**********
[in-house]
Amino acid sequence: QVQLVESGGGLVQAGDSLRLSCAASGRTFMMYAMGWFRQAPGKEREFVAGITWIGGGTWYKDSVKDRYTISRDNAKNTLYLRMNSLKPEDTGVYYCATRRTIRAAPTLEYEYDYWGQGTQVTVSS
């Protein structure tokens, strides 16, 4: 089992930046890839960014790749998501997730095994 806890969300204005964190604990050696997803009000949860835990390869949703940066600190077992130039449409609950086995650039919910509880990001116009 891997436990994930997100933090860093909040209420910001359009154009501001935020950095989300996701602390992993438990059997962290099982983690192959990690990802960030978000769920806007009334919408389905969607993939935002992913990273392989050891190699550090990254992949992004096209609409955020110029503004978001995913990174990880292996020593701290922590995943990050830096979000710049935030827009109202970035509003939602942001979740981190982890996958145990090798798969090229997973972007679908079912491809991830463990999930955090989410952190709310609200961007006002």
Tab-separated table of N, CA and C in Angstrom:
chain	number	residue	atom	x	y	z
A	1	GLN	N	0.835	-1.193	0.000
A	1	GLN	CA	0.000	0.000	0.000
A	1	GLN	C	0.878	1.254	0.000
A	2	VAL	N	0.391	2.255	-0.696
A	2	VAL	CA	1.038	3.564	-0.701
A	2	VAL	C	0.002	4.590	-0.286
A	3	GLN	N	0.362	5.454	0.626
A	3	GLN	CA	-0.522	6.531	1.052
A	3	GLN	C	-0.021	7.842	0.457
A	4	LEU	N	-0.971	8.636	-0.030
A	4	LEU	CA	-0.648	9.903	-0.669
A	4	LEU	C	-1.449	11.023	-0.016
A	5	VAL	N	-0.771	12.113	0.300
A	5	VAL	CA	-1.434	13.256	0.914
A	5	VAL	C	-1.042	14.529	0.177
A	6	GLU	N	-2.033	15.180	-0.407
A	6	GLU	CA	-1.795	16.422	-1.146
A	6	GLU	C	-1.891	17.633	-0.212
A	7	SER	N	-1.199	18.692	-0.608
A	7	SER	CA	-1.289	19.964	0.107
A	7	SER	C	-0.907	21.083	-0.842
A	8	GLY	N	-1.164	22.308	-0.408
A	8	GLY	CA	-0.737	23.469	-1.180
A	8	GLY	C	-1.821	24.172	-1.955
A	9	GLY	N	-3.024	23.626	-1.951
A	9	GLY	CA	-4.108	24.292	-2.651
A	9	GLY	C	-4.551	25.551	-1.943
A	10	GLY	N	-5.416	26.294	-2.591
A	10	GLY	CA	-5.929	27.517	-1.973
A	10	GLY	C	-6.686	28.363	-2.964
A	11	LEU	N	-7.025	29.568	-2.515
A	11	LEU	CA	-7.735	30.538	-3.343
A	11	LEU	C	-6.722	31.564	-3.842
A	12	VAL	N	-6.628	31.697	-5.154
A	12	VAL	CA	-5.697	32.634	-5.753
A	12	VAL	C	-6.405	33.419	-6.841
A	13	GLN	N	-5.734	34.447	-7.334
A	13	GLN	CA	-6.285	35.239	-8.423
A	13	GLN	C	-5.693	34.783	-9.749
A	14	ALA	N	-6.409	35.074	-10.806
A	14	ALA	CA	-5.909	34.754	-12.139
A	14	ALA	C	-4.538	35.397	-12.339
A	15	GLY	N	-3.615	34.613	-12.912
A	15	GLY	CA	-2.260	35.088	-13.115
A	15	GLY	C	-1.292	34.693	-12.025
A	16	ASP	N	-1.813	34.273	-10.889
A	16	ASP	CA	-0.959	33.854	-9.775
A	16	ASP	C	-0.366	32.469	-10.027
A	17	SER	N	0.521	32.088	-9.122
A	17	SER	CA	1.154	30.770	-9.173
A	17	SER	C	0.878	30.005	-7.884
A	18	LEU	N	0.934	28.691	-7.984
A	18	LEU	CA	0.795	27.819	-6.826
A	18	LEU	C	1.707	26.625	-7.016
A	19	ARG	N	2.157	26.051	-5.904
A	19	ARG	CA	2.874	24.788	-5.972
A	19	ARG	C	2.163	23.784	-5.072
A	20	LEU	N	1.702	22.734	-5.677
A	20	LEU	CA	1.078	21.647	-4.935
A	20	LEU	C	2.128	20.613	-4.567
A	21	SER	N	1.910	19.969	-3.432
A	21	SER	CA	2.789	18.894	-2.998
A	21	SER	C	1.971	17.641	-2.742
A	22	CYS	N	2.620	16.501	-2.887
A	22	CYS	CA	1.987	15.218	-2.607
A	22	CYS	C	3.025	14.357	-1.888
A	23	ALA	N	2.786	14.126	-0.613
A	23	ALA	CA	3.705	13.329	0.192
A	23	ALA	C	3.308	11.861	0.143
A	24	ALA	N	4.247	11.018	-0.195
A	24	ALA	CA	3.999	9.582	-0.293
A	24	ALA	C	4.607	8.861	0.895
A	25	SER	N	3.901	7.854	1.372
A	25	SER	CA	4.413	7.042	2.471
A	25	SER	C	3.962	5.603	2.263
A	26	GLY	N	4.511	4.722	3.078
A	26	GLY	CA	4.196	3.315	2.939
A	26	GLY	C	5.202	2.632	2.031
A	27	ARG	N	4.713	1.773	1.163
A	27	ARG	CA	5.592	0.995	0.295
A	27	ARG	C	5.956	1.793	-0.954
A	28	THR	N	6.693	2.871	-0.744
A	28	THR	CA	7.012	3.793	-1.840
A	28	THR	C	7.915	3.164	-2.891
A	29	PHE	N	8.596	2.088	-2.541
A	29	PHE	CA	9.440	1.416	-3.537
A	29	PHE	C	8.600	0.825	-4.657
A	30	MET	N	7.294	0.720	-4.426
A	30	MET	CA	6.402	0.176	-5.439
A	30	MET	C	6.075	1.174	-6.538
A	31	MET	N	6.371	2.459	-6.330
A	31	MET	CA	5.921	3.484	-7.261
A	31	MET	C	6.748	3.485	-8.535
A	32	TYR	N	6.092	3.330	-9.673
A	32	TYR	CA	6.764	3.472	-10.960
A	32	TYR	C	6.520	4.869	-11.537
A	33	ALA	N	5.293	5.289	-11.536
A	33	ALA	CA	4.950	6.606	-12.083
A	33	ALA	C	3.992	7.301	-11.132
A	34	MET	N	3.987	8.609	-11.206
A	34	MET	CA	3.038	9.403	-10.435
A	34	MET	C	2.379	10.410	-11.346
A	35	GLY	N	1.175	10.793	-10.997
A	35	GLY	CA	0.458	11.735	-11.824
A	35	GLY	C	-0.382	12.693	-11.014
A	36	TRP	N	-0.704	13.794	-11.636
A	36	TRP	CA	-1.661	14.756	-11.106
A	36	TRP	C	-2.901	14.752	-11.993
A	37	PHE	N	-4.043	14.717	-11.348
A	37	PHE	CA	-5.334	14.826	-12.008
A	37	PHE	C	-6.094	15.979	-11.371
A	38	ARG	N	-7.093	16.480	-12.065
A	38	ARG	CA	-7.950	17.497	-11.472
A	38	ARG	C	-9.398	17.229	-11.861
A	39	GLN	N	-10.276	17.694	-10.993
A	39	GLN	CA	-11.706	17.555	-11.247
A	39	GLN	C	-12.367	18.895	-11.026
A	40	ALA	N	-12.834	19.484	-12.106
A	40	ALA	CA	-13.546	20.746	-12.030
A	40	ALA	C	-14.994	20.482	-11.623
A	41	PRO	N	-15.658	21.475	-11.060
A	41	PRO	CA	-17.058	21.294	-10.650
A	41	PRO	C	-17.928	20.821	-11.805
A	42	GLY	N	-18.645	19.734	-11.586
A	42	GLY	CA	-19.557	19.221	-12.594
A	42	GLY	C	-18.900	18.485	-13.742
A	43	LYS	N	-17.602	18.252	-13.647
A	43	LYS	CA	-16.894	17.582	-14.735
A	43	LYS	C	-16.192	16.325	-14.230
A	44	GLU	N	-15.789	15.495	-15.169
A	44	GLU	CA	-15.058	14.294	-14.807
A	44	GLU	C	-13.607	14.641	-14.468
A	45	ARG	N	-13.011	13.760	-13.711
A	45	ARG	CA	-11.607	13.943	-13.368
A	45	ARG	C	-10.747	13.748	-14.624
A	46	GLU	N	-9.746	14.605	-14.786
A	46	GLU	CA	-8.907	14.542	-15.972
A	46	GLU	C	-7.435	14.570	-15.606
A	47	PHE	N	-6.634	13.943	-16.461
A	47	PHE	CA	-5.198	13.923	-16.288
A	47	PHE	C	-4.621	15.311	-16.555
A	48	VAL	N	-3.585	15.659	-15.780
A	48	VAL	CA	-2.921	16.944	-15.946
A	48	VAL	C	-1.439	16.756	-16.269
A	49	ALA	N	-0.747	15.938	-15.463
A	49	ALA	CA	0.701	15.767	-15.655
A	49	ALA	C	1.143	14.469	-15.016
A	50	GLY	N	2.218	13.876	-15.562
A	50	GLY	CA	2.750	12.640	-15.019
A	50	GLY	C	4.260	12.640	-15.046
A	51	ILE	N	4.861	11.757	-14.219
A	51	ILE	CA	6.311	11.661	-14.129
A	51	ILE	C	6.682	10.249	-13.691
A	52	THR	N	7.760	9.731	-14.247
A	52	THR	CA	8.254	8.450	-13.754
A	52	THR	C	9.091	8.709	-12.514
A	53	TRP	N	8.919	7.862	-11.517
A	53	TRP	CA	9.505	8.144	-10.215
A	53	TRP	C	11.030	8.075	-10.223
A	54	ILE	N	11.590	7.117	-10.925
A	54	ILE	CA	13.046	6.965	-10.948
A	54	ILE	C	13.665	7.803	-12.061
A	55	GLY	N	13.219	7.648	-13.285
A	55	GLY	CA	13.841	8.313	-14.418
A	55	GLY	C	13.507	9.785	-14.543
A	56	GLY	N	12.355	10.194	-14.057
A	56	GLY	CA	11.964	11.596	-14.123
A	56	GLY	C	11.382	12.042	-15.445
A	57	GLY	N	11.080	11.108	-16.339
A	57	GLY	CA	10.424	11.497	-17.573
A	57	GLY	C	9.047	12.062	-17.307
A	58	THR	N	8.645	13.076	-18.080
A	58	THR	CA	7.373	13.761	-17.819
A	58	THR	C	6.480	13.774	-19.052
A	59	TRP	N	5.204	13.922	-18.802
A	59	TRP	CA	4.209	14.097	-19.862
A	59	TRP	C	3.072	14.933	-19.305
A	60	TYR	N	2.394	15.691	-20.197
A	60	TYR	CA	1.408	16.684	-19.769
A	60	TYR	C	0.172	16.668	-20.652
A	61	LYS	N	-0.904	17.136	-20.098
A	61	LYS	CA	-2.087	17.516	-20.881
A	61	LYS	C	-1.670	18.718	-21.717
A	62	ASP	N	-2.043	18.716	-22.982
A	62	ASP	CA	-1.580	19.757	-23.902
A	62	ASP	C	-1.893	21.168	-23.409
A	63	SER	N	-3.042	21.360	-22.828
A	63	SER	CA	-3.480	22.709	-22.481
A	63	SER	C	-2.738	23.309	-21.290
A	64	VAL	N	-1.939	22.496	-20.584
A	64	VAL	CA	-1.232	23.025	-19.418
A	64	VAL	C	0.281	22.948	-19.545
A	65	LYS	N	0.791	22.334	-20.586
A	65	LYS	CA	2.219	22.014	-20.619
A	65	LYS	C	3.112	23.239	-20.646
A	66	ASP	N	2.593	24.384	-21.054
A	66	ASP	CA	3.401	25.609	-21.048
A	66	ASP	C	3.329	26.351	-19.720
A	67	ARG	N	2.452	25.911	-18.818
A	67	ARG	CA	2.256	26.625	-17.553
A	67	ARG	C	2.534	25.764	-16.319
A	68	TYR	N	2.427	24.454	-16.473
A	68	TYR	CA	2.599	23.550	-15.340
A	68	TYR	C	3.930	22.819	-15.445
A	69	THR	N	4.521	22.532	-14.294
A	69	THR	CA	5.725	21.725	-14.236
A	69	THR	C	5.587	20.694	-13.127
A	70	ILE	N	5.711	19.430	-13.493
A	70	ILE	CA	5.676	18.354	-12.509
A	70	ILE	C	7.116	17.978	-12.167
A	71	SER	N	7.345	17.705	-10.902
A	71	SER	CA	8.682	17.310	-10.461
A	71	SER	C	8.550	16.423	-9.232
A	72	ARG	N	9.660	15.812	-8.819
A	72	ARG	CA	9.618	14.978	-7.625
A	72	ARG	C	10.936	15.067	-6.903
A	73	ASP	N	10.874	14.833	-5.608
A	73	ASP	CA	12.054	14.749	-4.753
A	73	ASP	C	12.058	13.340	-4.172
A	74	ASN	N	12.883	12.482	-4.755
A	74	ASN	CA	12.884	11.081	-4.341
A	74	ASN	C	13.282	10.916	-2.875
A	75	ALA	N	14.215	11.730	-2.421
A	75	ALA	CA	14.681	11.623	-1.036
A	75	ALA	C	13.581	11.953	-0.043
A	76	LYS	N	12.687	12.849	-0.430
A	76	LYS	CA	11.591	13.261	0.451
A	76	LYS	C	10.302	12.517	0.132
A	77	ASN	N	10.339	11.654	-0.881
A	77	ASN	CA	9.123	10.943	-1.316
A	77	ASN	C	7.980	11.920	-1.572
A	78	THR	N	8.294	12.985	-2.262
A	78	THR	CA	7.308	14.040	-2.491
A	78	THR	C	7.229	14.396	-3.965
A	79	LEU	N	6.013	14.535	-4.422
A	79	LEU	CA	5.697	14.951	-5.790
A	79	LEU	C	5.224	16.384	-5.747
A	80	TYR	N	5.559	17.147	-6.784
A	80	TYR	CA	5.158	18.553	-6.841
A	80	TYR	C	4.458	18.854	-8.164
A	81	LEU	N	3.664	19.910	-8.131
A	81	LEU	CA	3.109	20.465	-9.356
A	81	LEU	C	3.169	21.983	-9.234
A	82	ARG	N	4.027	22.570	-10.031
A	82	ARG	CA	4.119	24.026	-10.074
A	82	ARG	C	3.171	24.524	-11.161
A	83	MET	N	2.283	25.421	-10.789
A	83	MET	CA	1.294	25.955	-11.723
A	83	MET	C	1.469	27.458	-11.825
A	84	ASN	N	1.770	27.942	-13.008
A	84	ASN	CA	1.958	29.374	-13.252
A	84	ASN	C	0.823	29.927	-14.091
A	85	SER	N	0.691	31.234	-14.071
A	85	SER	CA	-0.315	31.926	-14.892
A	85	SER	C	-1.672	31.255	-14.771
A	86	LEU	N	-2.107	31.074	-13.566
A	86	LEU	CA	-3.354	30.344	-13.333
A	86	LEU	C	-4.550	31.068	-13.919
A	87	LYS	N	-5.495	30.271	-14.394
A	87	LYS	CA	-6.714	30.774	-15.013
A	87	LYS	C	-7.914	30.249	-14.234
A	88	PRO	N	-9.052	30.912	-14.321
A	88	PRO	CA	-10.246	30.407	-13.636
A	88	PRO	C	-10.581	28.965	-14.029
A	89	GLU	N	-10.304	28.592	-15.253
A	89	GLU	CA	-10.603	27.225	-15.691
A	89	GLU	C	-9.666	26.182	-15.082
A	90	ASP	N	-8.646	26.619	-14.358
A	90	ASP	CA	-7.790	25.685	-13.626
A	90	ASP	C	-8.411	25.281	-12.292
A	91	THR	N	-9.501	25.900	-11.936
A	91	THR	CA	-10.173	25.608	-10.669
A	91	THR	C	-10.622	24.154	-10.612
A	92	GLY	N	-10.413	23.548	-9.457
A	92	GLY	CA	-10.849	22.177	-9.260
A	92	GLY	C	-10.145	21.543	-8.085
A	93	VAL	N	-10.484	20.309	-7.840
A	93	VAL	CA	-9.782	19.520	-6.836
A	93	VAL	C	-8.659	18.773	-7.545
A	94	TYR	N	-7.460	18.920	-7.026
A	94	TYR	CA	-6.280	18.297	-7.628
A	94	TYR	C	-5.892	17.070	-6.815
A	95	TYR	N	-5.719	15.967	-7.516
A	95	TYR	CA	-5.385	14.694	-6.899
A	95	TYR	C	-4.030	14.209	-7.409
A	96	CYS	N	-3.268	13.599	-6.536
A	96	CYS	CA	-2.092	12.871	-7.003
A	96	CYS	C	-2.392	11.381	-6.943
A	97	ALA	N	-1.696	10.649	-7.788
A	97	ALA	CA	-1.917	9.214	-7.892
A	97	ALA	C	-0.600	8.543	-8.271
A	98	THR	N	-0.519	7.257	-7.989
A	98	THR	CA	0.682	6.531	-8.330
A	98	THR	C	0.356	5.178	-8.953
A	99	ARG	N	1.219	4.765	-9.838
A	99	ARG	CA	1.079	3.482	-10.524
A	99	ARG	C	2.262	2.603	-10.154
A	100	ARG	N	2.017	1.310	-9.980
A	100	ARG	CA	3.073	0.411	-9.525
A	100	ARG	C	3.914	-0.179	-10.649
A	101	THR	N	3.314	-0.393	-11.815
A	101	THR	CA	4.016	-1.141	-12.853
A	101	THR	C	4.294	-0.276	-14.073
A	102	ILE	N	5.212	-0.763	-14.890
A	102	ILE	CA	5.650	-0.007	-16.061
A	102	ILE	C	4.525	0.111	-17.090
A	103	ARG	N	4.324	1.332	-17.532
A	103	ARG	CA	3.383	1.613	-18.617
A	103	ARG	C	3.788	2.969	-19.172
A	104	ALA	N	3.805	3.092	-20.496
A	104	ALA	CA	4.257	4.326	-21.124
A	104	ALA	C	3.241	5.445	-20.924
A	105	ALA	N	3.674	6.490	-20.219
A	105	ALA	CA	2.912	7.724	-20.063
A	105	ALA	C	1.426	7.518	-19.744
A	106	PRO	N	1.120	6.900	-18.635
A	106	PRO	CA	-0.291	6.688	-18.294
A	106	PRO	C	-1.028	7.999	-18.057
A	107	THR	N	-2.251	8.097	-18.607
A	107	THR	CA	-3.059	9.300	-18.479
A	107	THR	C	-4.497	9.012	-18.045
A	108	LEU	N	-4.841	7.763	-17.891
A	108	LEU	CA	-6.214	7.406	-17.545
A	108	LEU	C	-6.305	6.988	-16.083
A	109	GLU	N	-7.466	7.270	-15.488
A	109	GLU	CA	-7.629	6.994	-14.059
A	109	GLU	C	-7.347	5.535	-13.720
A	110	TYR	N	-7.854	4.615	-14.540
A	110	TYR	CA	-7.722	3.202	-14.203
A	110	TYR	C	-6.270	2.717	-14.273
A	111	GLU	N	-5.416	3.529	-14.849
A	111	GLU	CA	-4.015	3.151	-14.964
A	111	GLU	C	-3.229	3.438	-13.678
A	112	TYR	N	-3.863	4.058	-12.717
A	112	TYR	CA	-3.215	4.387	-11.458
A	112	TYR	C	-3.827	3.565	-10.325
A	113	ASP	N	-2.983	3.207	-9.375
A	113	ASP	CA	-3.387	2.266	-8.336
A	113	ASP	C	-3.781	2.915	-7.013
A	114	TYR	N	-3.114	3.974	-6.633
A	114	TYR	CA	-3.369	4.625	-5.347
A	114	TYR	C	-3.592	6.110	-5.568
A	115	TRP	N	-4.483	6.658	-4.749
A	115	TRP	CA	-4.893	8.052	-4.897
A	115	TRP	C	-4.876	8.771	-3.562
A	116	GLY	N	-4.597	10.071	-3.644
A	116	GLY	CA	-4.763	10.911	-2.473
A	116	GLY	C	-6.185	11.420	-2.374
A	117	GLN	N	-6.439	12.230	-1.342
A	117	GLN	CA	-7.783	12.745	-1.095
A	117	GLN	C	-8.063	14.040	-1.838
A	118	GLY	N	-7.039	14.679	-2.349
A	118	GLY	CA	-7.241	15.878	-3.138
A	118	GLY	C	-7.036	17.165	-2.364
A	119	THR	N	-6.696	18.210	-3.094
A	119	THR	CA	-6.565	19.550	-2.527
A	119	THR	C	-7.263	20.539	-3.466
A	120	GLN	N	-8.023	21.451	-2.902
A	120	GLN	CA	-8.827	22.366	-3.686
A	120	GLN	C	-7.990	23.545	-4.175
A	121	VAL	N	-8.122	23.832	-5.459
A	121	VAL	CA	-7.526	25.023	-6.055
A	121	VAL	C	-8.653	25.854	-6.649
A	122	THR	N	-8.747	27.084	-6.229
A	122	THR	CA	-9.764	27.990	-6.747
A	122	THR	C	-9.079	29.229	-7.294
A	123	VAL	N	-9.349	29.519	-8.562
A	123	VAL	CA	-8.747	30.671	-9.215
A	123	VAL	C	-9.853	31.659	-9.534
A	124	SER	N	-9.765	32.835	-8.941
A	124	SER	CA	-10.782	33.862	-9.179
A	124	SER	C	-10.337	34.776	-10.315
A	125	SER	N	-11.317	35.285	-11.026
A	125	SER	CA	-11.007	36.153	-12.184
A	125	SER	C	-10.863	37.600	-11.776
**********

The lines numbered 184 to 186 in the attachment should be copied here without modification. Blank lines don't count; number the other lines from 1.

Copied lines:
A	60	TYR	CA	1.408	16.684	-19.769
A	60	TYR	C	0.172	16.668	-20.652
A	61	LYS	N	-0.904	17.136	-20.098